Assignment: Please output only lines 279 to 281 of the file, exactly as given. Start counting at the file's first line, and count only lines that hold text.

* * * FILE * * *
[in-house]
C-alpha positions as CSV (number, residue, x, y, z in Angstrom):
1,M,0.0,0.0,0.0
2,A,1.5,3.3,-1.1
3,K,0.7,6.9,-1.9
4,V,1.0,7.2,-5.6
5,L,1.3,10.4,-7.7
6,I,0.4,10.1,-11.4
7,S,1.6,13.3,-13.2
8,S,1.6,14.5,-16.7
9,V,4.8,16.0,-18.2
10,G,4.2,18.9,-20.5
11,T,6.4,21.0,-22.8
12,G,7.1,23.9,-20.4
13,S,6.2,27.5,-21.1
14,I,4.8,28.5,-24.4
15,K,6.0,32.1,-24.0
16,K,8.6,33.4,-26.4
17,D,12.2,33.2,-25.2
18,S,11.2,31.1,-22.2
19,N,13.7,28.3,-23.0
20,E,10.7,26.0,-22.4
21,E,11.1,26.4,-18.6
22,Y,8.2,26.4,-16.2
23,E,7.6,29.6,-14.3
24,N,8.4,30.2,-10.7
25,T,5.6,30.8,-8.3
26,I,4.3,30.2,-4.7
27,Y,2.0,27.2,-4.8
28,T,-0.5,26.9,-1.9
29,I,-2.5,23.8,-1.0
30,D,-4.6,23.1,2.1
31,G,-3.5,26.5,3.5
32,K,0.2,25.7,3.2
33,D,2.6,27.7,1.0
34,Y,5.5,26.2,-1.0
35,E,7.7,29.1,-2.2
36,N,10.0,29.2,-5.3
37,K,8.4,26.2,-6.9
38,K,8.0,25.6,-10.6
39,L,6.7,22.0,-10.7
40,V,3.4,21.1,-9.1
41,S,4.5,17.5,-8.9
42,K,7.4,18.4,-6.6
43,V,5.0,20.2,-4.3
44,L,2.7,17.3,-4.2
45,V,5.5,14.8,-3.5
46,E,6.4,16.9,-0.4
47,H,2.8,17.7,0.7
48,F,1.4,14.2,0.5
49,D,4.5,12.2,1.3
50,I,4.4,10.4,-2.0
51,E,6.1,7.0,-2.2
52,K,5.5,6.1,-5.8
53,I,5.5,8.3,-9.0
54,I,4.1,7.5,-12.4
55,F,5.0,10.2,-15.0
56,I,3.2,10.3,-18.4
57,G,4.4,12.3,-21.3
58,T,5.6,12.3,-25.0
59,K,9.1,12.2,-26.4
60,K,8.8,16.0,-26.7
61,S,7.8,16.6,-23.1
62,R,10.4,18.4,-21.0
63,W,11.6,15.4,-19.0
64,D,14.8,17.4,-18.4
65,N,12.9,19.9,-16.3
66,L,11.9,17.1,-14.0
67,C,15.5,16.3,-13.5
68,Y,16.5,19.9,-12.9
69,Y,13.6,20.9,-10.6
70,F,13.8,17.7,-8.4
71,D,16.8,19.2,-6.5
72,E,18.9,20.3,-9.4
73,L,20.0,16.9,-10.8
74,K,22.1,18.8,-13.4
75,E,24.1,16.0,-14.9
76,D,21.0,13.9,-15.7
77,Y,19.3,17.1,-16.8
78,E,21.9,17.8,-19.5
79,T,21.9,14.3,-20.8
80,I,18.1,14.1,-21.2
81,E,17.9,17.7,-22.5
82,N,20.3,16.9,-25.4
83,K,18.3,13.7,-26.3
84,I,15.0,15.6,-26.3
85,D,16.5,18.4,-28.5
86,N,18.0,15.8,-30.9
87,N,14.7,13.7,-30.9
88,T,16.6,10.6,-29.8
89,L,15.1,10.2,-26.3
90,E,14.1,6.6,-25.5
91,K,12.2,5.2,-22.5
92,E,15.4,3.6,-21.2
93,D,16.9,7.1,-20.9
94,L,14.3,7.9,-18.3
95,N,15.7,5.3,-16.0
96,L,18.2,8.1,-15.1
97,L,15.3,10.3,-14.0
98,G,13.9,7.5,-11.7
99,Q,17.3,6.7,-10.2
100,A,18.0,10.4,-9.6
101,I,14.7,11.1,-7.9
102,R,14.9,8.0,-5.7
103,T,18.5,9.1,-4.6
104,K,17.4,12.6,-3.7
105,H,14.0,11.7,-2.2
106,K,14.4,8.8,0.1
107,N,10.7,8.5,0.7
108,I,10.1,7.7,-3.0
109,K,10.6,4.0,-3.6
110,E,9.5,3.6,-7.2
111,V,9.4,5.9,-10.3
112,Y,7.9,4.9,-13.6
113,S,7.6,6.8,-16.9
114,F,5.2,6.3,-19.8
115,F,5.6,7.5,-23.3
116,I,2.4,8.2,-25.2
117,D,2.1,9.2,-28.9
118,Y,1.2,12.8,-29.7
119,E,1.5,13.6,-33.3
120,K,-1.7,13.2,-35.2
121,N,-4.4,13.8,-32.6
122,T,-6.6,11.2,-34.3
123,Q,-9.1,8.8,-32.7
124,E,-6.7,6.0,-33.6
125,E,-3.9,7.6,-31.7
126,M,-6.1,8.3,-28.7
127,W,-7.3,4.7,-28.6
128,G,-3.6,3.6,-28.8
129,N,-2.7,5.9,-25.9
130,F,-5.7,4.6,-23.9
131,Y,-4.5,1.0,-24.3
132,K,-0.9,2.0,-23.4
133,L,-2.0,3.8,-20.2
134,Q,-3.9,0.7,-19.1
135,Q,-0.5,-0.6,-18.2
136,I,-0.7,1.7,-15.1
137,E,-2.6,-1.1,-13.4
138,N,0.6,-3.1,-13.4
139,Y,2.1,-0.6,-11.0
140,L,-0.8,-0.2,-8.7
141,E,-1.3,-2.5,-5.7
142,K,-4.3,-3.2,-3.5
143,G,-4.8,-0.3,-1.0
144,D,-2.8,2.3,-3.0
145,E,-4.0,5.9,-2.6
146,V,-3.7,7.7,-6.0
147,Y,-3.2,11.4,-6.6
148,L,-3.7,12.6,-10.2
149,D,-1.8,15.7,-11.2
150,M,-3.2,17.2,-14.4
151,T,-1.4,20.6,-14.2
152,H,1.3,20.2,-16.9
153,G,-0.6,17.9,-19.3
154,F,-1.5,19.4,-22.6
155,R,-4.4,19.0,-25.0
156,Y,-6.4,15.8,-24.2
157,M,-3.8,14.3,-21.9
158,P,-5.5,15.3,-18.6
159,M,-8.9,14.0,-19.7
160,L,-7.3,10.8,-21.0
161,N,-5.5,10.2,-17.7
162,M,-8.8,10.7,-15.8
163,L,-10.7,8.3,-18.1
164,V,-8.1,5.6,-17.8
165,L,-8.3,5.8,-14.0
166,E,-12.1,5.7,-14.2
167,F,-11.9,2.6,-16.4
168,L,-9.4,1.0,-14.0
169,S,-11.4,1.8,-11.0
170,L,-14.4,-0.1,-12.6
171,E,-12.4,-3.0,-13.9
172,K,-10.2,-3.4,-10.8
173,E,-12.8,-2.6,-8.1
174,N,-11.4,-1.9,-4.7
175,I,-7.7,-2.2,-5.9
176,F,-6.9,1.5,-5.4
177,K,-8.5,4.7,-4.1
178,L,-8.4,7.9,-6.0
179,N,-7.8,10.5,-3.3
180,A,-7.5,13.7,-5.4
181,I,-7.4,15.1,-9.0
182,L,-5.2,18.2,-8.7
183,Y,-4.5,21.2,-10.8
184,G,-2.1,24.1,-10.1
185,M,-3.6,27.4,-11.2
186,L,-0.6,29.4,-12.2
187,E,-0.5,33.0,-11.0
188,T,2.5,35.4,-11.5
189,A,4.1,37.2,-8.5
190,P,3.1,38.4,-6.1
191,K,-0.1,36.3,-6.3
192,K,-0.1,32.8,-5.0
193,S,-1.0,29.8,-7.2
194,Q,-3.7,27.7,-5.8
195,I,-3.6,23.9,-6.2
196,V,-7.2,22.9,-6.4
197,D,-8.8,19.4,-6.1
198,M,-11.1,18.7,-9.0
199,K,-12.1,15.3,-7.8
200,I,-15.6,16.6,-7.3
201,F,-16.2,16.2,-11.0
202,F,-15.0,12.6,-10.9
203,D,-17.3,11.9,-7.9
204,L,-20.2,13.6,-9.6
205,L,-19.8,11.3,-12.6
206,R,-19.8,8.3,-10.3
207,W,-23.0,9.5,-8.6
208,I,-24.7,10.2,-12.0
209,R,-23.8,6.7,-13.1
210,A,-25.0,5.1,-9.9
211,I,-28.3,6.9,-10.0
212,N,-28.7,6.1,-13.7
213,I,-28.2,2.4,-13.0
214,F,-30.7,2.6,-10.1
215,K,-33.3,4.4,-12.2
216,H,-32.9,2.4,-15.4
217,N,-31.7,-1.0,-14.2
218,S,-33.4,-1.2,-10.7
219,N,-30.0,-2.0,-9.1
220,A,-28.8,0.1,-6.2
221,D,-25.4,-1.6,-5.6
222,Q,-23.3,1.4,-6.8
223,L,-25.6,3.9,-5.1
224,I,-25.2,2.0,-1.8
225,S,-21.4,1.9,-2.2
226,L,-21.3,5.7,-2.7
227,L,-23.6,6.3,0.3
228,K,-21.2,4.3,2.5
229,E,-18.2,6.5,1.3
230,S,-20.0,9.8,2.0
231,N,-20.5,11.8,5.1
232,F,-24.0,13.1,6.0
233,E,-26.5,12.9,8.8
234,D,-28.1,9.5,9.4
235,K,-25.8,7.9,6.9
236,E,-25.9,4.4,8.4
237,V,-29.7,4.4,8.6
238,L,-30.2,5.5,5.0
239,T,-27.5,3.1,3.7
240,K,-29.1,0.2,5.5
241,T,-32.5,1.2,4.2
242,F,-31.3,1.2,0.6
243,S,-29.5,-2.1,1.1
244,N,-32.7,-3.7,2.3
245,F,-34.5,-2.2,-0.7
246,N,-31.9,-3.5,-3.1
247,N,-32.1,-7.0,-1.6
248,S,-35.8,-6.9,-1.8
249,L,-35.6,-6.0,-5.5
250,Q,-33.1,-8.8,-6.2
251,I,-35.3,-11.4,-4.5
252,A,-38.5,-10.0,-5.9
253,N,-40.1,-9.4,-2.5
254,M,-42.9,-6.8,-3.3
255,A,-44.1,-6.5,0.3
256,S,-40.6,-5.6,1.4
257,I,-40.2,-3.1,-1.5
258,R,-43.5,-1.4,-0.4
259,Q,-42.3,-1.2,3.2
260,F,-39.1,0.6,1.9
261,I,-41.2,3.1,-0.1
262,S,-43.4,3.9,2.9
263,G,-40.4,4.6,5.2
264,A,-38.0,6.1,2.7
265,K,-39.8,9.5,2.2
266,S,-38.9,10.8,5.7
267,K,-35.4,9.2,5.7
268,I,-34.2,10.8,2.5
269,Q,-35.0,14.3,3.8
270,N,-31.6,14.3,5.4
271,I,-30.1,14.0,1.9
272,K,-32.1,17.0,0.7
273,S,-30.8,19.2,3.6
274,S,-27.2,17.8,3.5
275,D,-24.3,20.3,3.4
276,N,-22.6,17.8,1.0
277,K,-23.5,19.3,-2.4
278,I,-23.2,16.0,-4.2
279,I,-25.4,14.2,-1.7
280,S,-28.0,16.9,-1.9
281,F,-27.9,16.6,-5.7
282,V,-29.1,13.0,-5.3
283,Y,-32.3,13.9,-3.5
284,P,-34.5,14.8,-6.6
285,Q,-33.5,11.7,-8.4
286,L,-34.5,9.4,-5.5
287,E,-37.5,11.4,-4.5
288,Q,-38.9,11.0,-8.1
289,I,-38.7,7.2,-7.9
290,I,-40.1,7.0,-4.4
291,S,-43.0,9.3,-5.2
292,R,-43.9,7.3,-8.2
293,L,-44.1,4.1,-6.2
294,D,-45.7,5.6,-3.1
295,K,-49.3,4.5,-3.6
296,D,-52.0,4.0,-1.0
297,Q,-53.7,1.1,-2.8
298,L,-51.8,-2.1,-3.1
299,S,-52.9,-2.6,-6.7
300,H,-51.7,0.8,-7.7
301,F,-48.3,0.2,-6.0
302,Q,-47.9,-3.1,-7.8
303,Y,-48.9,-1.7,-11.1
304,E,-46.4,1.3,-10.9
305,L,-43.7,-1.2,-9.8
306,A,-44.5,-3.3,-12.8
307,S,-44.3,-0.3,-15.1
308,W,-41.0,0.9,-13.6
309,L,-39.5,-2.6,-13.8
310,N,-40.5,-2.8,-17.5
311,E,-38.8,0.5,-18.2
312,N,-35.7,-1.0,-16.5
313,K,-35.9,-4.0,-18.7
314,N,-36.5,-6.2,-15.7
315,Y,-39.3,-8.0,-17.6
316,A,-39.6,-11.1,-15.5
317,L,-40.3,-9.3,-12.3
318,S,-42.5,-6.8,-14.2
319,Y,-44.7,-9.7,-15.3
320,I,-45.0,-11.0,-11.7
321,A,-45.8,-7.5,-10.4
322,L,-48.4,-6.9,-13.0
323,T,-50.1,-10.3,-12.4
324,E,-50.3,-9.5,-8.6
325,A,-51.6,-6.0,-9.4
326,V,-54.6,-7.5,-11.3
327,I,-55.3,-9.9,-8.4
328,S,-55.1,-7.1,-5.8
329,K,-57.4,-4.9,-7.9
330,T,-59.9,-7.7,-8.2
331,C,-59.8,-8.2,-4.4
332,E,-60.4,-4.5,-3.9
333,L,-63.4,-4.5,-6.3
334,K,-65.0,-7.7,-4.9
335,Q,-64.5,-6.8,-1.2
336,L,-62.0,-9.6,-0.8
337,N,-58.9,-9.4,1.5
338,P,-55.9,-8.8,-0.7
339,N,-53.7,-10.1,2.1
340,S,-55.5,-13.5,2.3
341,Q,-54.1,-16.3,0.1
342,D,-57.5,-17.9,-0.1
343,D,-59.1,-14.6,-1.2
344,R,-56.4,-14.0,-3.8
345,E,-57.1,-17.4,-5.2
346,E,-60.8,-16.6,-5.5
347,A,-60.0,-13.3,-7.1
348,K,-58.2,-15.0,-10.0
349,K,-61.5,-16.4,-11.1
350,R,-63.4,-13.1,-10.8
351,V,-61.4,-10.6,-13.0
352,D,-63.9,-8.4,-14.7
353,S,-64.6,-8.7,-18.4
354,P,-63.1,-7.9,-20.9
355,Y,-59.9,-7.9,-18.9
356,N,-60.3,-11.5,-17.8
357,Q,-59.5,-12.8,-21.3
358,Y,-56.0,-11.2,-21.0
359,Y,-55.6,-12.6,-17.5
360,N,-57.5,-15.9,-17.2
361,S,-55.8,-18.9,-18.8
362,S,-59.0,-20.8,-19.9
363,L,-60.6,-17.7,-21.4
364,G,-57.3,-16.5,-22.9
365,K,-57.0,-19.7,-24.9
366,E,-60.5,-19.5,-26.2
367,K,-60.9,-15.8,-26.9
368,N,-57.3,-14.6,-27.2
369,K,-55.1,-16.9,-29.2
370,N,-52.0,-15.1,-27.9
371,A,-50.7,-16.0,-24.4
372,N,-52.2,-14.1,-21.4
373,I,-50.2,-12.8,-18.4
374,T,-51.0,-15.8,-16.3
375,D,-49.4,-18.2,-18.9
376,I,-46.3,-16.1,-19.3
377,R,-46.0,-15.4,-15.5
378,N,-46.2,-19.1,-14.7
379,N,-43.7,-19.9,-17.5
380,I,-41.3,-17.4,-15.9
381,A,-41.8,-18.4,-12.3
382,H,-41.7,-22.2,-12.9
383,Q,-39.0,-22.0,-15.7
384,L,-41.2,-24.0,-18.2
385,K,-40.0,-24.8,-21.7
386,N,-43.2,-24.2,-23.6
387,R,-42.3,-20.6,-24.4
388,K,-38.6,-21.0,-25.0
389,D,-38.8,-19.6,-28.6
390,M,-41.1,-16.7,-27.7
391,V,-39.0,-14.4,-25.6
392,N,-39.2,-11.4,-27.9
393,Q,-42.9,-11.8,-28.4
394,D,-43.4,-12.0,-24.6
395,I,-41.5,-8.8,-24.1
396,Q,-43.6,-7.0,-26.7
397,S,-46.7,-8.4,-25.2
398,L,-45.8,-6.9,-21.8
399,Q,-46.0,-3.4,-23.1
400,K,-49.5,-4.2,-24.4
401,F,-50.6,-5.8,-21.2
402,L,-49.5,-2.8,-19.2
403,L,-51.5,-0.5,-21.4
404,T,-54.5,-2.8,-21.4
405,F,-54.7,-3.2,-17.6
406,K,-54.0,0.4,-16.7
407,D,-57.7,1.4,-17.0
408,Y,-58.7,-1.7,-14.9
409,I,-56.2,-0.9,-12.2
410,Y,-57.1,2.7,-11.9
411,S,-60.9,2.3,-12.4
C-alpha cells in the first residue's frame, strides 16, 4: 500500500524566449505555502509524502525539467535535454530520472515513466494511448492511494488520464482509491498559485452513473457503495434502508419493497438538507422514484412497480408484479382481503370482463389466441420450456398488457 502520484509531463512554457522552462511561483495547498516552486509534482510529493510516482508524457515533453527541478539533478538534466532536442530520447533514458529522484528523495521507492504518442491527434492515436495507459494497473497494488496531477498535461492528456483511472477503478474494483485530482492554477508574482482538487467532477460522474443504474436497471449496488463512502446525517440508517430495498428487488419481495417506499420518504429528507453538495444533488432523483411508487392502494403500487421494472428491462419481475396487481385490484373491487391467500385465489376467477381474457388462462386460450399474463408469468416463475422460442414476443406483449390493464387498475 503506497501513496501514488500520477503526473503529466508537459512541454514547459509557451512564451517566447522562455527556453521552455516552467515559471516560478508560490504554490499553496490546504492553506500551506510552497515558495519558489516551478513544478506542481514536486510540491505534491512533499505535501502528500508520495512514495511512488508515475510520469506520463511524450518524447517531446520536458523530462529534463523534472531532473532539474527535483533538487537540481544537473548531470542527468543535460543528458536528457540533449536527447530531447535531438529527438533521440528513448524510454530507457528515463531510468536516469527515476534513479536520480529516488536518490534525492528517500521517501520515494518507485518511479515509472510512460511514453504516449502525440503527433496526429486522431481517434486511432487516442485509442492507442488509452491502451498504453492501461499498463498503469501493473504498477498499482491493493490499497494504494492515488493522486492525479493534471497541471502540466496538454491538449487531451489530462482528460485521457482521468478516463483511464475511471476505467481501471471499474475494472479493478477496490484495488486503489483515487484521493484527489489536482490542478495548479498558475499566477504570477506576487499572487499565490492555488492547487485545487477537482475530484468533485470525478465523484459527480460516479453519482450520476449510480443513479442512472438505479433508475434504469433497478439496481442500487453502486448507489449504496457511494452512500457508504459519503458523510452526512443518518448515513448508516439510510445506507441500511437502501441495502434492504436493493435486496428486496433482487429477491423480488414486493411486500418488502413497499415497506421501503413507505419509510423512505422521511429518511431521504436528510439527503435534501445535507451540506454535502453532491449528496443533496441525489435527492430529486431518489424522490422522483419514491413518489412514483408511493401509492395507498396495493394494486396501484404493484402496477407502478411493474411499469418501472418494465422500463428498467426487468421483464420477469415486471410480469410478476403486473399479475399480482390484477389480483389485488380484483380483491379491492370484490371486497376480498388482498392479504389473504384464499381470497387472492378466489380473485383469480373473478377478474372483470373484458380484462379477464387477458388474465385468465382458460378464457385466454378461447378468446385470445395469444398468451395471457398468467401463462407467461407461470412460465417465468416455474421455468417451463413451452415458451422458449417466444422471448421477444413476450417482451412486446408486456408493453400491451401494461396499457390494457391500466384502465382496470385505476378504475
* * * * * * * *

277,K,-23.5,19.3,-2.4
278,I,-23.2,16.0,-4.2
279,I,-25.4,14.2,-1.7